Beachy's latest novel is boneyard.
Recently I asked him what he was reading. His reply:
I've just finished Bhanu Kapil's Humanimal, which I'm teaching in a class on Narrating Nonfiction at USF's MFA Program. I chose it because it straddles the line between Nonfiction and poetry, a weird and interesting line to straddle, and because it serves partially as a speculative investigation of two girls, Amala and Kamala, who were discovered in India in the 20th century being raised by wolves. I can never read enough or think enough about children raised by wolves, both literally and figuratively. Which is kind of like the other wonderful, slim little book I've just read, Jenny Boully's Not Merely Because of the Unknown That Was Stalking Toward Them, a refiguring of everything you know or think you remember about the Peter Pan story. It's a creepy little gem, and I love creepy little gems. “Children have the strangest adventures without being troubled by them.” It's a strange book, but not as strange as Reza Negarestani's Cyclonopedia: complicity with anonymous materials, which sounds like a philosophical treatise or speculative meteorology paper, and it's kind of both things wrapped up in a horror fiction, a strange, chunky book about Islam and oil and the sort of vast, dark nameless horrors dreamed up by HP Lovecraft. I discovered it because it was on the same list as one of my novels on Amazon's listmania. It's delightful. Next on my “to read” list is R Zamora Linmark's Leche, which I just picked up. It's a kind of sequel to his first novel, Rolling the R's, which is a smart, funny, delirious tale of 5th graders growing up in Hawaii in the 70s. In Leche he takes his x-ray vision of culture and his incredible ear for language to the Philippines.Visit Stephen Beachy's website; view the boneyard trailer.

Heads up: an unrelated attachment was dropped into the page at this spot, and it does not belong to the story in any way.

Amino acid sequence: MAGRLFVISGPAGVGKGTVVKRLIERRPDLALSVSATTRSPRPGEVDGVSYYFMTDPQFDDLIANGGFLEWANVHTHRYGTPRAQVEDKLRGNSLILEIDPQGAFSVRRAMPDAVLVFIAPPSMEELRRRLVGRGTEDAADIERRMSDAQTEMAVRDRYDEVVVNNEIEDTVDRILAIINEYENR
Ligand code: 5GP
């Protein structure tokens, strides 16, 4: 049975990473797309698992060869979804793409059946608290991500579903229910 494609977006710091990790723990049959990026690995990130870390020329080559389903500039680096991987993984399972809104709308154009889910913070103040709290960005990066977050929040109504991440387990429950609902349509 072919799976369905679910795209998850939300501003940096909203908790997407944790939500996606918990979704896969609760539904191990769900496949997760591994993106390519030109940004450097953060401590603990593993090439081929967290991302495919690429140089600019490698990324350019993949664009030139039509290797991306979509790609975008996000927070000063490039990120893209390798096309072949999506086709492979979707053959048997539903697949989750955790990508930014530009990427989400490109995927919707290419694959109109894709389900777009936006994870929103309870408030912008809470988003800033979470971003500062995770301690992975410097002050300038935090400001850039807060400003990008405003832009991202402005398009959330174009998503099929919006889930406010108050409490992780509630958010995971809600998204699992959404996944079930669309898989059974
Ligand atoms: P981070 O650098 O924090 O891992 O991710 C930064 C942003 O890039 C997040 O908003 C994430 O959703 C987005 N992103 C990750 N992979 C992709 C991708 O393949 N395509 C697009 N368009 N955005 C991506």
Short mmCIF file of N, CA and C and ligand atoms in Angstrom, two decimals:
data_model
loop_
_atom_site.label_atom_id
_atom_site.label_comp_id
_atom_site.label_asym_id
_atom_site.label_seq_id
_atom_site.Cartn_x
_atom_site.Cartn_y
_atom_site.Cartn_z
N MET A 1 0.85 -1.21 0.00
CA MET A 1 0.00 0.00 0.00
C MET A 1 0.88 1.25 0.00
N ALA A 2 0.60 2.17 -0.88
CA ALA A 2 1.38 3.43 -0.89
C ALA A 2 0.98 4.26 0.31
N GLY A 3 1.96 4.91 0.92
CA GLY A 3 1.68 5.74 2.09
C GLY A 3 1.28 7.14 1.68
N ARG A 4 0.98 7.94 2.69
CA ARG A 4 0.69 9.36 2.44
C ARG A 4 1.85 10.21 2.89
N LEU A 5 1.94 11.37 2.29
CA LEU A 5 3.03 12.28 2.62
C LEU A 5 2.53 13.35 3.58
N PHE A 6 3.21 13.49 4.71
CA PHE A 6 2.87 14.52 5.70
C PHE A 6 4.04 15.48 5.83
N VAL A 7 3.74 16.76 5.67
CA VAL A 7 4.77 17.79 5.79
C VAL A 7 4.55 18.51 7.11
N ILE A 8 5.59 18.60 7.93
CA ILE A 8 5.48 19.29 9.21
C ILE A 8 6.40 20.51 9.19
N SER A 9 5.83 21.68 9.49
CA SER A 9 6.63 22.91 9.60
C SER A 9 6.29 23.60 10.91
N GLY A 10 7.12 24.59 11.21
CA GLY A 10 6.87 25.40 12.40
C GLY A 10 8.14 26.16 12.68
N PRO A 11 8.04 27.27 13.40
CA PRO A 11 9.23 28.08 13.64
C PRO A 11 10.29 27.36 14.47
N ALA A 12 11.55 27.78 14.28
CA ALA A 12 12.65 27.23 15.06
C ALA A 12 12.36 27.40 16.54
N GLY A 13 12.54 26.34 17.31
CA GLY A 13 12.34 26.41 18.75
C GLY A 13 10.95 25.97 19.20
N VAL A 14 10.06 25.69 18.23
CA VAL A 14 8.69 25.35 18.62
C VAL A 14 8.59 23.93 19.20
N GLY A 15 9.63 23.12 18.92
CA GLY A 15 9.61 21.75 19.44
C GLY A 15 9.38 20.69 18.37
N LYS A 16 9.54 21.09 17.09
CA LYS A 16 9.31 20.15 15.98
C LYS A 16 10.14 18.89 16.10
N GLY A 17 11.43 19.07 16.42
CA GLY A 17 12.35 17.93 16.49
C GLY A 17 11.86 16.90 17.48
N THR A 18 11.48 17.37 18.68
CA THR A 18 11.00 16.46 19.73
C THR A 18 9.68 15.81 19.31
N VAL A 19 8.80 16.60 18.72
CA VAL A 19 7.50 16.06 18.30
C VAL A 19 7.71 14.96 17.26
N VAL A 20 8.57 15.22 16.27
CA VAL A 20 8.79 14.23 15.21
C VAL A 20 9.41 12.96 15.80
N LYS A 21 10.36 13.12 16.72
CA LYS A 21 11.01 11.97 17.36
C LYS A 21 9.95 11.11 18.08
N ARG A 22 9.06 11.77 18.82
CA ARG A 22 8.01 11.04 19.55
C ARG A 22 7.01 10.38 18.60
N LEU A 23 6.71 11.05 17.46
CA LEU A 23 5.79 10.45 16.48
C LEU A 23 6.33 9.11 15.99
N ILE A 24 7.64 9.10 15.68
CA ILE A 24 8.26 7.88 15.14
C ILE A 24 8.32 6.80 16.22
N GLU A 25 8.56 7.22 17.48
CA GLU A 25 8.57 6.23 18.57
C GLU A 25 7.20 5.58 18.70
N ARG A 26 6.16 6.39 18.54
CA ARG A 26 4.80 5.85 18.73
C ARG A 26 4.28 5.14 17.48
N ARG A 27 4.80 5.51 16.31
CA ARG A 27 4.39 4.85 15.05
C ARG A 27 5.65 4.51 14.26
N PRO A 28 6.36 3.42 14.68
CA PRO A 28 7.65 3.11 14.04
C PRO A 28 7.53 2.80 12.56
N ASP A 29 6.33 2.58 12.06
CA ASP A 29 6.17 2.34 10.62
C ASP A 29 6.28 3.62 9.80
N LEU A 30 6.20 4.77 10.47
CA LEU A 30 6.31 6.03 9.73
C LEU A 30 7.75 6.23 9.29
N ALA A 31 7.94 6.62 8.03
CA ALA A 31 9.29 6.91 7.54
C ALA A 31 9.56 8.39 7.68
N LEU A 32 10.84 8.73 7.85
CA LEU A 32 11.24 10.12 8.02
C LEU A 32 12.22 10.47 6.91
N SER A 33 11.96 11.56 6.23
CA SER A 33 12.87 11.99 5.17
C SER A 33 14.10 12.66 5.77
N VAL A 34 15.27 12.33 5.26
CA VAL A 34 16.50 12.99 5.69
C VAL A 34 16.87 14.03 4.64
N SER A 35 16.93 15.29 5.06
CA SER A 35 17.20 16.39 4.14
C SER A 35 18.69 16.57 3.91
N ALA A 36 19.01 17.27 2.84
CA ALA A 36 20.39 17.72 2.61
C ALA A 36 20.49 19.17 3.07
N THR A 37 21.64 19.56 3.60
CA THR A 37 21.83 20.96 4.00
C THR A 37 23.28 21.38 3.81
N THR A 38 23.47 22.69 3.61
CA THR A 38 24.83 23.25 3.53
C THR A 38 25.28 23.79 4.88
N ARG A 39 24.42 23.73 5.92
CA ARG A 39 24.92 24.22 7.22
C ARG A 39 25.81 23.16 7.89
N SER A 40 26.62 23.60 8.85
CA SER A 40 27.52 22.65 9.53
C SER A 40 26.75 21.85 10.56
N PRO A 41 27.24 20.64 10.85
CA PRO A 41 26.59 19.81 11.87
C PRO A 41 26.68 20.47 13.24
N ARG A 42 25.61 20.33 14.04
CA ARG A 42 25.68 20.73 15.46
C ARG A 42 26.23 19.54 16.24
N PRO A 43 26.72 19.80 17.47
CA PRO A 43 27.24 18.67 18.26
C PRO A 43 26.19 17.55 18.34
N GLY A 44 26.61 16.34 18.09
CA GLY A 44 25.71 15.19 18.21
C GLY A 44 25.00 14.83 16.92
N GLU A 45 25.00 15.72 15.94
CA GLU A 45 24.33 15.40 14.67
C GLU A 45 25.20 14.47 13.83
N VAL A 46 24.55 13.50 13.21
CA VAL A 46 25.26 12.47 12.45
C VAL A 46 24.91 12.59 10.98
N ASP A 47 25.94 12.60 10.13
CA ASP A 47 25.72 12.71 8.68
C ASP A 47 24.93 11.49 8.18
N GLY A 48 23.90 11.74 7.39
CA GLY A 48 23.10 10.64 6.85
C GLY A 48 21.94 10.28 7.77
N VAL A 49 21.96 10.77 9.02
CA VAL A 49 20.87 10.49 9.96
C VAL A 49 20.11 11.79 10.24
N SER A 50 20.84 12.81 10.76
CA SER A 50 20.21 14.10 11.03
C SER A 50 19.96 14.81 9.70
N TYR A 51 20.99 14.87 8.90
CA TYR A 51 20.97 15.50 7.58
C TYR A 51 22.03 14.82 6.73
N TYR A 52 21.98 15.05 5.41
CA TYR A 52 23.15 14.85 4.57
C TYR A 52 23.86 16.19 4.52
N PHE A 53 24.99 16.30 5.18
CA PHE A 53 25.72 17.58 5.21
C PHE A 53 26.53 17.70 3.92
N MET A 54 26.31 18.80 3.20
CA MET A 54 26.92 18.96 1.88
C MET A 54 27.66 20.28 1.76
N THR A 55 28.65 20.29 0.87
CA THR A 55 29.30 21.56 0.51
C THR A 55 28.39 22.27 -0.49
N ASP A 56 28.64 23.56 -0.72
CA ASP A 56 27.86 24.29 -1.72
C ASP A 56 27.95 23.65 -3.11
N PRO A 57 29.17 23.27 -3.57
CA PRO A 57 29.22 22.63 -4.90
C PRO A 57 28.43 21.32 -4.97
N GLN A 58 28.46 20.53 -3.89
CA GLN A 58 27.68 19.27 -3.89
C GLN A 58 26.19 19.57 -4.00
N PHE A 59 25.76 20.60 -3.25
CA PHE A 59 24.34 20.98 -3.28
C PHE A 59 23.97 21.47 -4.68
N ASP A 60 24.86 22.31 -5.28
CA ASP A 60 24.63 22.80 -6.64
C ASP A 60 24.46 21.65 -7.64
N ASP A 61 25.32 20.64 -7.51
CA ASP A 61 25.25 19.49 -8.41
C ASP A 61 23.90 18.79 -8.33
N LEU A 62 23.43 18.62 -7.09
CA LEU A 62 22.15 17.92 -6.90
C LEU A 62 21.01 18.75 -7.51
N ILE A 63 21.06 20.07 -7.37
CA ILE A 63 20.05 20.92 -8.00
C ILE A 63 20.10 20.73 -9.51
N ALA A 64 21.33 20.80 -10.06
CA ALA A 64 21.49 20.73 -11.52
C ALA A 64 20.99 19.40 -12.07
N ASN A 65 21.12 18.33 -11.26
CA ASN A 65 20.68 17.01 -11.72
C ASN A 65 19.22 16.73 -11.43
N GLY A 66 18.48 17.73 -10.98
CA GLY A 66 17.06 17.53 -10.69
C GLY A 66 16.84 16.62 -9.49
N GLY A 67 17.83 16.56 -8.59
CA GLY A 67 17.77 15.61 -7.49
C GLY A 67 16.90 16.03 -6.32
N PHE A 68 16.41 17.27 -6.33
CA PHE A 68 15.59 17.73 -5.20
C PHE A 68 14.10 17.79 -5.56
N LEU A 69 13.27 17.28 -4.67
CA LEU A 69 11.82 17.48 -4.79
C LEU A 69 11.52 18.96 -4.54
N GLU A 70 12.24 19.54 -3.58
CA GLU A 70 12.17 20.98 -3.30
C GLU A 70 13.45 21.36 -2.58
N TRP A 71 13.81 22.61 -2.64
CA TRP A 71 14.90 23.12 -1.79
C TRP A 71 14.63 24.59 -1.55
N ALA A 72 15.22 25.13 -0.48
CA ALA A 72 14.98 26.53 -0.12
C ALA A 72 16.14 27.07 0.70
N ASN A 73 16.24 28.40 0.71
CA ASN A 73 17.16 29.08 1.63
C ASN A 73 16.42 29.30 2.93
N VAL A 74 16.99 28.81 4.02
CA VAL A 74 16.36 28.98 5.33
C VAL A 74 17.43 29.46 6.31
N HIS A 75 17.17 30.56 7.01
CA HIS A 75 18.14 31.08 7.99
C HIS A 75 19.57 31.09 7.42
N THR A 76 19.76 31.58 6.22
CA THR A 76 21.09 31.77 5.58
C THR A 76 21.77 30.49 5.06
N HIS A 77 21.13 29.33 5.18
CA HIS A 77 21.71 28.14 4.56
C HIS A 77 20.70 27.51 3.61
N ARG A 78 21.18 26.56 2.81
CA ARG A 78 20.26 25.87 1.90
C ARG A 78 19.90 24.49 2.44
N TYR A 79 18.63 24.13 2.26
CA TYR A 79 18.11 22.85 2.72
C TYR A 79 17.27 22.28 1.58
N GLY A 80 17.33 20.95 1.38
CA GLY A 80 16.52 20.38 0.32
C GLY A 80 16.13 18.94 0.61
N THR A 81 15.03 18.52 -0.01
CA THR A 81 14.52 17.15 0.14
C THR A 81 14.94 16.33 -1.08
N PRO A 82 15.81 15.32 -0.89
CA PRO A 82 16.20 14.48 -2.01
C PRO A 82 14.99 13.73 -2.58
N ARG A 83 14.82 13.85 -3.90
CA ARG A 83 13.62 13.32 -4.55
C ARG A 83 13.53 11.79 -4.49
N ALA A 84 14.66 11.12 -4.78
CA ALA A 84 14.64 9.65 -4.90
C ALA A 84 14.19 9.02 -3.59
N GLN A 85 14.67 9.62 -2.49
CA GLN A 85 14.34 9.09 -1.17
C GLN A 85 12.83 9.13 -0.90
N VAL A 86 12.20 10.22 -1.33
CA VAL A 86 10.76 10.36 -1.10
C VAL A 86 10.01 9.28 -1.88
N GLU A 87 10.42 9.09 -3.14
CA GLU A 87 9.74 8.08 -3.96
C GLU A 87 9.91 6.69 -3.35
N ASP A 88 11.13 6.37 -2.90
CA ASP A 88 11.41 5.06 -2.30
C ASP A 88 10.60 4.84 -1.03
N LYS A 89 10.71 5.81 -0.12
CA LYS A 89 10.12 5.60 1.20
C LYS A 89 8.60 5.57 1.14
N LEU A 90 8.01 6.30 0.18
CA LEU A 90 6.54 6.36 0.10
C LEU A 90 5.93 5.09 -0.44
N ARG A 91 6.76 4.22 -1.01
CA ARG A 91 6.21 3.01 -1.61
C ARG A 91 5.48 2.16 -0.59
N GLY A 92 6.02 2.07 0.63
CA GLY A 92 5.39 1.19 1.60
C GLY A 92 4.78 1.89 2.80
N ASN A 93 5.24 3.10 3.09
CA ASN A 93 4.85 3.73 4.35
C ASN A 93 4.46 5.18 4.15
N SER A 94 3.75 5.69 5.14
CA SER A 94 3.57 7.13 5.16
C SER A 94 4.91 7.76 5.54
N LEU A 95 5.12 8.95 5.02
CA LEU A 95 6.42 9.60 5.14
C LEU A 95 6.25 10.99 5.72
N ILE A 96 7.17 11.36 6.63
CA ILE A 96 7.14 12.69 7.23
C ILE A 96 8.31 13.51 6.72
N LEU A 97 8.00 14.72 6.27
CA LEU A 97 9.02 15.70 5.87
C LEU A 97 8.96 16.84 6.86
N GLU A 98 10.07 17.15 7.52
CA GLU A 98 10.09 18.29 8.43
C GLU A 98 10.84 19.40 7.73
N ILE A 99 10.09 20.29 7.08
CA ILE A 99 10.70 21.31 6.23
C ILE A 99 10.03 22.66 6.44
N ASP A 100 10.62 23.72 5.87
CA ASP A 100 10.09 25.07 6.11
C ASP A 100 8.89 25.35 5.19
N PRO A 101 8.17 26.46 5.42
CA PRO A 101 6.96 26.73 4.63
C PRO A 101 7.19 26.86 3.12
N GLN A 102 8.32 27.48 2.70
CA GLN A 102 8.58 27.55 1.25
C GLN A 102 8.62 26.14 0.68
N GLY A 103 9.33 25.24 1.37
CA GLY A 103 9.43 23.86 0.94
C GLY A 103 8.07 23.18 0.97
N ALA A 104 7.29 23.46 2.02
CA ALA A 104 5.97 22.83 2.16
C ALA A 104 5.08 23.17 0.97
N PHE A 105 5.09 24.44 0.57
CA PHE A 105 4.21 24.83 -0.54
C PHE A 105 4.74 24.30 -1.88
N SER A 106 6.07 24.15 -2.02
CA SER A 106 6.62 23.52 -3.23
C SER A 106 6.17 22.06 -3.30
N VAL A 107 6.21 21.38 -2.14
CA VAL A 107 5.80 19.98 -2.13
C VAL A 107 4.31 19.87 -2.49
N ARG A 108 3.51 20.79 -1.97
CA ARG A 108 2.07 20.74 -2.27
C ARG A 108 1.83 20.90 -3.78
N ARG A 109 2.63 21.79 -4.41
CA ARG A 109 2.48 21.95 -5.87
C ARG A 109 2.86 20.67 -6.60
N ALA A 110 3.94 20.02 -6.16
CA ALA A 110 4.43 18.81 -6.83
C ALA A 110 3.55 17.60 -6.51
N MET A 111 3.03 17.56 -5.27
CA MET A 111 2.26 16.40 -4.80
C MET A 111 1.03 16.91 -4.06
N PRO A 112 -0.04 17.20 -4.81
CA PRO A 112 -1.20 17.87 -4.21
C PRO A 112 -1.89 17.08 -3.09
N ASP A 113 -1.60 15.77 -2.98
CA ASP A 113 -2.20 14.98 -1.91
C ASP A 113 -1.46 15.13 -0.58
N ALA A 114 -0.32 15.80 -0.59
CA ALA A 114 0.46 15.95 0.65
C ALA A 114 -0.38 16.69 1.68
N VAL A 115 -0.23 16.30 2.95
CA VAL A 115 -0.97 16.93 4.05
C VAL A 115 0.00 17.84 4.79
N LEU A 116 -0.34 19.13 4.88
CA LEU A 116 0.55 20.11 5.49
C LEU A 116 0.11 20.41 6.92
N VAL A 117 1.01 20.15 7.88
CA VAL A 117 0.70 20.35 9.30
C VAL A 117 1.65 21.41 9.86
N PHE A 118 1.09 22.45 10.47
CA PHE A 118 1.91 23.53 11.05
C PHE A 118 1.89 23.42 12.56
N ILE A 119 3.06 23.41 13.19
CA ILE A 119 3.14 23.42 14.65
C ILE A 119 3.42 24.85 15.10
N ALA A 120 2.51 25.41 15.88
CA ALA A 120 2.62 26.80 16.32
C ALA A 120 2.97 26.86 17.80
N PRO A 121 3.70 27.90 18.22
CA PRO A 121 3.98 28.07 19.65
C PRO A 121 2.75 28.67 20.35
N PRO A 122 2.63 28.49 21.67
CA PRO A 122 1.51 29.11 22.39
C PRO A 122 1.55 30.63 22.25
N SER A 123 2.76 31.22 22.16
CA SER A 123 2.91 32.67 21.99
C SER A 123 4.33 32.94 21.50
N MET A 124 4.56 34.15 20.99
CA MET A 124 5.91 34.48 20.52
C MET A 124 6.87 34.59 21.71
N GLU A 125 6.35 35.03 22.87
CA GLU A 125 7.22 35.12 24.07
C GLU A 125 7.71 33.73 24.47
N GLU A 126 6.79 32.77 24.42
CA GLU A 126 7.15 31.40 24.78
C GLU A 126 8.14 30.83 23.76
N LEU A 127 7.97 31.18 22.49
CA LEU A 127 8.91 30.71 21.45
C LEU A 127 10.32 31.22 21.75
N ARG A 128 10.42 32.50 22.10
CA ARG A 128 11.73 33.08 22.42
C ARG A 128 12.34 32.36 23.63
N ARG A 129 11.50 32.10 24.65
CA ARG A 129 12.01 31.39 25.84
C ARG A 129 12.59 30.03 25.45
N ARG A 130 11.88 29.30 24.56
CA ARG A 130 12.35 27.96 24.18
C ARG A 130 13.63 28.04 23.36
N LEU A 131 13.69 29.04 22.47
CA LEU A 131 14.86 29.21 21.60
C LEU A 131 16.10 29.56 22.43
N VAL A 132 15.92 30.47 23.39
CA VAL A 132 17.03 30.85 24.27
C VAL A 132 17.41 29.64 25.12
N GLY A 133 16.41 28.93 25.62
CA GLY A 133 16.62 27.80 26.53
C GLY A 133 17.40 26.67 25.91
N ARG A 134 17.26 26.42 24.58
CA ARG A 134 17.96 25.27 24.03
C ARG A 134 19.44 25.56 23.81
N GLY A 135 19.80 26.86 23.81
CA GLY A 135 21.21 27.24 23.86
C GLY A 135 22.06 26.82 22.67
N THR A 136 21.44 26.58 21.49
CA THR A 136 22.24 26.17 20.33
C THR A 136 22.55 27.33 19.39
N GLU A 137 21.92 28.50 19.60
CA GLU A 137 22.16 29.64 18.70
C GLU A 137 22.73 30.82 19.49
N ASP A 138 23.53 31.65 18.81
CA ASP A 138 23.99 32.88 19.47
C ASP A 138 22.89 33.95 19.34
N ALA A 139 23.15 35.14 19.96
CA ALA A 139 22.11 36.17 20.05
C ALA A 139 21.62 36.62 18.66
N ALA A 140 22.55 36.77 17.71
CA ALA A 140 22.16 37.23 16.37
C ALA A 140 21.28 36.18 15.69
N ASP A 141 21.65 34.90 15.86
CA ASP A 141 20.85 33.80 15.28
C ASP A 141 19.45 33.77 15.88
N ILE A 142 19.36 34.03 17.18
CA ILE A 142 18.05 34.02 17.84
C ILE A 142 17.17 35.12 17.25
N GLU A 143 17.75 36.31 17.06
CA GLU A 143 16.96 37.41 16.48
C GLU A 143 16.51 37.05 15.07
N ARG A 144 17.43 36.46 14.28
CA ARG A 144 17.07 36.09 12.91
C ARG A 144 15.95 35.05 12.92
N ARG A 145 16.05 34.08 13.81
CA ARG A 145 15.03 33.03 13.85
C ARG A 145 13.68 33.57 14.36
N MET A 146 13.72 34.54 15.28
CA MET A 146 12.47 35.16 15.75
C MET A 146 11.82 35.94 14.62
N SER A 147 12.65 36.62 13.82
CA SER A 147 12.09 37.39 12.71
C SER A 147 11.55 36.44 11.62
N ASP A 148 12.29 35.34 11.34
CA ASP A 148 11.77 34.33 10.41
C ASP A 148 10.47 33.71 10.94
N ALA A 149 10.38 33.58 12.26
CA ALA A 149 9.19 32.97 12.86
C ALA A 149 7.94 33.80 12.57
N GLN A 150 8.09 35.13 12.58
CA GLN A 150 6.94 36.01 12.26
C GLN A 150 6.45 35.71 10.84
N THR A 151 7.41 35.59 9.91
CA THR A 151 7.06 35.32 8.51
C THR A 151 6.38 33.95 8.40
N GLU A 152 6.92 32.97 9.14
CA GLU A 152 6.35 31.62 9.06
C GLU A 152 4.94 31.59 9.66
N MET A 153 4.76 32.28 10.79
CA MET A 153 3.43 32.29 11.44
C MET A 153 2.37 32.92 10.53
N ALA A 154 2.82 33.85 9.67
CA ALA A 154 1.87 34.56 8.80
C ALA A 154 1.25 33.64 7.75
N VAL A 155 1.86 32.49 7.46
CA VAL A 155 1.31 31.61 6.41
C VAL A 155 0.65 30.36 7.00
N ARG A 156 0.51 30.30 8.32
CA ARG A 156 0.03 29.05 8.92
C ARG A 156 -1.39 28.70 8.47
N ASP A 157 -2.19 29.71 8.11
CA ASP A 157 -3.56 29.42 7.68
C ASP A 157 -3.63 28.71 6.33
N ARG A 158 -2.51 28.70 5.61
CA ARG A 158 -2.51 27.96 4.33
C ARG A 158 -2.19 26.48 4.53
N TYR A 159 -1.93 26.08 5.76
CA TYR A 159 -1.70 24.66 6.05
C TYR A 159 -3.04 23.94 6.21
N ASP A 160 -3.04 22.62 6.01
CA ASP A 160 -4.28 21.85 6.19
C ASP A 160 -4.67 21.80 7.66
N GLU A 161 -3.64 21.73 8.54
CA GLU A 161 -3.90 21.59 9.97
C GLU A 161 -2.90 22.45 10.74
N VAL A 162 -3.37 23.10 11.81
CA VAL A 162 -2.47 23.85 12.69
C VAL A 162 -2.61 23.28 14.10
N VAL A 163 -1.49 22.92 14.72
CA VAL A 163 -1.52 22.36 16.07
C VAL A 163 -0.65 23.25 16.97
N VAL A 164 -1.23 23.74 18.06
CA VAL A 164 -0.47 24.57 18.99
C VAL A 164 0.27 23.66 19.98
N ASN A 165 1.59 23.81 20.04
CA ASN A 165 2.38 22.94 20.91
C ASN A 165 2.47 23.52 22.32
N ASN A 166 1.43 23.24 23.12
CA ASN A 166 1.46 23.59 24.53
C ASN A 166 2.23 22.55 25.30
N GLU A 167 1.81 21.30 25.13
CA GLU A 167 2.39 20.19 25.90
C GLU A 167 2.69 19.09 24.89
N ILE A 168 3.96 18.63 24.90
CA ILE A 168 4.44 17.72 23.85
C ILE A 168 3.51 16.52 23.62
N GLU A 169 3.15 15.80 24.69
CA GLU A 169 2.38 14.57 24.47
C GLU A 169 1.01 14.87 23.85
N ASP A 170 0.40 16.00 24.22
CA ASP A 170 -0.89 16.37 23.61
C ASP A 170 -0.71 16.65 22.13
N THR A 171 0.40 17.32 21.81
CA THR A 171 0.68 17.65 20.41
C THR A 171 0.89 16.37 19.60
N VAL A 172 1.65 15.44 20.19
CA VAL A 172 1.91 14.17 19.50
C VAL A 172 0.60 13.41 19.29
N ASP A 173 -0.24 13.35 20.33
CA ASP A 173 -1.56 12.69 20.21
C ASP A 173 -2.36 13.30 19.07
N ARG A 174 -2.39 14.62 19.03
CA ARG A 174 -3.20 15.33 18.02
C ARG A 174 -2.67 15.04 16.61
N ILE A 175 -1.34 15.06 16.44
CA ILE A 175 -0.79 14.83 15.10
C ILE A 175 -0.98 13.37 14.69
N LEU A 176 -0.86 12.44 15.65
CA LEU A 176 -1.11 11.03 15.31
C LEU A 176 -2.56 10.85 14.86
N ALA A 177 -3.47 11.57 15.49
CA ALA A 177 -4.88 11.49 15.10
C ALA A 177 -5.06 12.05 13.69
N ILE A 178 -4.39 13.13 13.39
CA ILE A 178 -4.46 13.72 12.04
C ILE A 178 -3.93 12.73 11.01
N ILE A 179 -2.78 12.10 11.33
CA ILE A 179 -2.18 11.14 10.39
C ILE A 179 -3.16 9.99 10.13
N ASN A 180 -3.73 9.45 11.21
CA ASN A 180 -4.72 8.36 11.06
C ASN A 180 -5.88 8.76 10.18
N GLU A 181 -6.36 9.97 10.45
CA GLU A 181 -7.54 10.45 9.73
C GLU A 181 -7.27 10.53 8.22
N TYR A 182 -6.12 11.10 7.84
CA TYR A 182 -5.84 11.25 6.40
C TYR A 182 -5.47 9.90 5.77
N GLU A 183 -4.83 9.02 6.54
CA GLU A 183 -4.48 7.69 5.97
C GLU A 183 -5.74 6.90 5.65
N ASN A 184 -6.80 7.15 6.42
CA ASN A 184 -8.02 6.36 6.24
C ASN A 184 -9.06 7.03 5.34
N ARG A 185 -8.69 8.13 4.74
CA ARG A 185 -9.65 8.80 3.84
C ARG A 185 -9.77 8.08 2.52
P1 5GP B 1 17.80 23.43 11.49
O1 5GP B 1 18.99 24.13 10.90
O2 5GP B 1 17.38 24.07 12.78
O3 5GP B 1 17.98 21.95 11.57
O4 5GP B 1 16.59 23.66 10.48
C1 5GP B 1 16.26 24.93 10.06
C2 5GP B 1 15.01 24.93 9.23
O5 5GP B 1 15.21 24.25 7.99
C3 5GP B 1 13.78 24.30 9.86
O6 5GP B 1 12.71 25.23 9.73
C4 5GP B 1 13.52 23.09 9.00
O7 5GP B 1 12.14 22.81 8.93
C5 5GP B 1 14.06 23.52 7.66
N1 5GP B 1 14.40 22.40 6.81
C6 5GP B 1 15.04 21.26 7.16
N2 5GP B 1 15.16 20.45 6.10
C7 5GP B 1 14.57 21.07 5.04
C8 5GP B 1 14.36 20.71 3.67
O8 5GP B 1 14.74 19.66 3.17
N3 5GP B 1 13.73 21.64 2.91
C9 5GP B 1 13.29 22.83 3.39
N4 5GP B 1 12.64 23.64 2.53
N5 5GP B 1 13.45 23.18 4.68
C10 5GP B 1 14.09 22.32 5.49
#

My Book, The Movie: boneyard.